Evelyn is a Creole woman who comes of age in New Orleans at the height of World War II. Her family inhabits the upper echelon of Black society, and when she falls for no-account Renard, she is forced to choose between her life of privilege and the man she loves.
In 1982, Evelyn’s daughter, Jackie, is a frazzled single mother grappling with her absent husband’s drug addiction. Just as she comes to terms with his abandoning the family, he returns, ready to resume their old life.
Jackie’s son, T.C., loves the creative process of growing marijuana more than the weed itself.
Once upon a time, there was a boy who fell through a crack in time…
One November night, at the Bliss County Day School’s annual dance, Hector Espina enters the gymnasium with a gun. What happens that evening tears the town of Bliss apart. And while time does some good to help the grieving move past the tragedy, the Loving family gets no such respite. Melancholy, moody seventeen-year-old Oliver Loving is struck by a bullet and, nine years later, still lies in a coma, machines doing the work of keeping his body alive, the fate of his mind unclear.
When Lu Spinney’s twenty-nine-year-old son, Miles, flies up on his snowboard, “he knows he is not in control as he is taken by force up the ramp,” writes his mother, “skewing sideways as his board clips the edge and then he is hurtling, spinning up, up into the free blue sky ahead . . .” He lands hard on the ice and falls into a coma.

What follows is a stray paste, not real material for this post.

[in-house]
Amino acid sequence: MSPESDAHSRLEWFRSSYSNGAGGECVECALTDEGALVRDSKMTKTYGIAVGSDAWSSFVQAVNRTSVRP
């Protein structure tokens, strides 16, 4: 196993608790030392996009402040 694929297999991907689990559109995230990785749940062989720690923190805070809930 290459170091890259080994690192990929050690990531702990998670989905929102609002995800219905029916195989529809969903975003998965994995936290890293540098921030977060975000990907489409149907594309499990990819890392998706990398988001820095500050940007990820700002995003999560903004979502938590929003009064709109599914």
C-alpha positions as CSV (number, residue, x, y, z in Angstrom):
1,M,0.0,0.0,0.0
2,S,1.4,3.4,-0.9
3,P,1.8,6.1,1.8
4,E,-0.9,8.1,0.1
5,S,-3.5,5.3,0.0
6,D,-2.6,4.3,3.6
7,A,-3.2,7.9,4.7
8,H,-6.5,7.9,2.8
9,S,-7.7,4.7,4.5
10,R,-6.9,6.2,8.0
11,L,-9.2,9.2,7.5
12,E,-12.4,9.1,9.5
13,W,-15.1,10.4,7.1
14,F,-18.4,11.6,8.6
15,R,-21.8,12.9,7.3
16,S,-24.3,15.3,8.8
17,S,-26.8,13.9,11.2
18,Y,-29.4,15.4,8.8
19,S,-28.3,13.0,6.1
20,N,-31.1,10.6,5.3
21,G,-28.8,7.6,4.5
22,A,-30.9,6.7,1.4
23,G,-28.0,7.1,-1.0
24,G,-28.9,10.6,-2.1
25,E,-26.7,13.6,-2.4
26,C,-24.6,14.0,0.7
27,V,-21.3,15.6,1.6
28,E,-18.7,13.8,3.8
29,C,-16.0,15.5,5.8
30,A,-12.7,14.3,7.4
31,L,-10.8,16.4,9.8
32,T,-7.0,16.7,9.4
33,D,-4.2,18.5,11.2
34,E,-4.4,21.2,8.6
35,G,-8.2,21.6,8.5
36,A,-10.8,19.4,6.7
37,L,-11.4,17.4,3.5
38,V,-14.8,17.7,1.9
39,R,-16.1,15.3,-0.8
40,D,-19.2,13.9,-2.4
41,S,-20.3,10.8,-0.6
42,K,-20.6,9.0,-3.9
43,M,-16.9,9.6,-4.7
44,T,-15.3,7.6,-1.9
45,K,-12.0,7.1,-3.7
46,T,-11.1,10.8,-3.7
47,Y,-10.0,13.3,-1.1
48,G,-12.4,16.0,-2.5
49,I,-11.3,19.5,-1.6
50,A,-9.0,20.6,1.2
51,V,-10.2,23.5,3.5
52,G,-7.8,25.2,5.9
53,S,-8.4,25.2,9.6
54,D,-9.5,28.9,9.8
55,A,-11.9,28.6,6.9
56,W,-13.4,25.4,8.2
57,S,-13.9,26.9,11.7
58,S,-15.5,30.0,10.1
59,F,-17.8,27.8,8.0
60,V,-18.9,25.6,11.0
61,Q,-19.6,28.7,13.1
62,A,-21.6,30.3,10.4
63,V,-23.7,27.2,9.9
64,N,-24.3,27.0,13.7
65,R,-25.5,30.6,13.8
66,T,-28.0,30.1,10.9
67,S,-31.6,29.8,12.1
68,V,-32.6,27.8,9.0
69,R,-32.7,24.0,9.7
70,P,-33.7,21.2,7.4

This begins the erratic loss—Miles first in a coma and then trapped in a fluctuating state of minimal consciousness—that unravels over the next five years. Spinney, her husband, and three other children put their lives on hold to tend to Miles at various hospitals and finally in a care home.
The story of a motherless girl named Faith and her family and close friends, all of whom are determined to see her live a happy life.
Faith’s mother died in childbirth; her overworked father cannot raise his child alone; and her unconventional grandmother refuses to acknowledge the child whose birth took away the daughter she loved. And so a motley crew of family and friends converges to see that Faith is brought up correctly. The concerned parties include Faith’s uncle, who runs a commune in northern England; the Tibetan refugees who have moved in with him;
Edwidge Danticat’s The Art of Death: Writing the Final Story is at once a personal account of her mother dying from cancer and a deeply considered reckoning with the ways that other writers have approached death in their own work. “Writing has been the primary way I have tried to make sense of my losses,” Danticat notes in her introduction. “I have been writing about death for as long as I have been writing.” The book moves outward from the shock of her mother’s diagnosis and sifts through Danticat’s writing life and personal history, all the while shifting fluidly from examples that range from Gabriel García Márquez’s One Hundred Years of Solitude to Toni Morrison’s Sula.
The lives of four teenagers are capsized by a shocking school shooting and its aftermath in this powerful debut novel, a coming-of-age story with the haunting power of Station Eleven and the bittersweet poignancy of Everything I Never Told You.
As members of the yearbook committee, Nick, Zola, Matt, and Christina are eager to capture all the memorable moments of their junior year at Lewis and Clark High School—the plays and football games, dances and fund-drives, teachers and classes that are the epicenter of their teenage lives. But how do you document a horrific tragedy—a deadly school shooting by a classmate?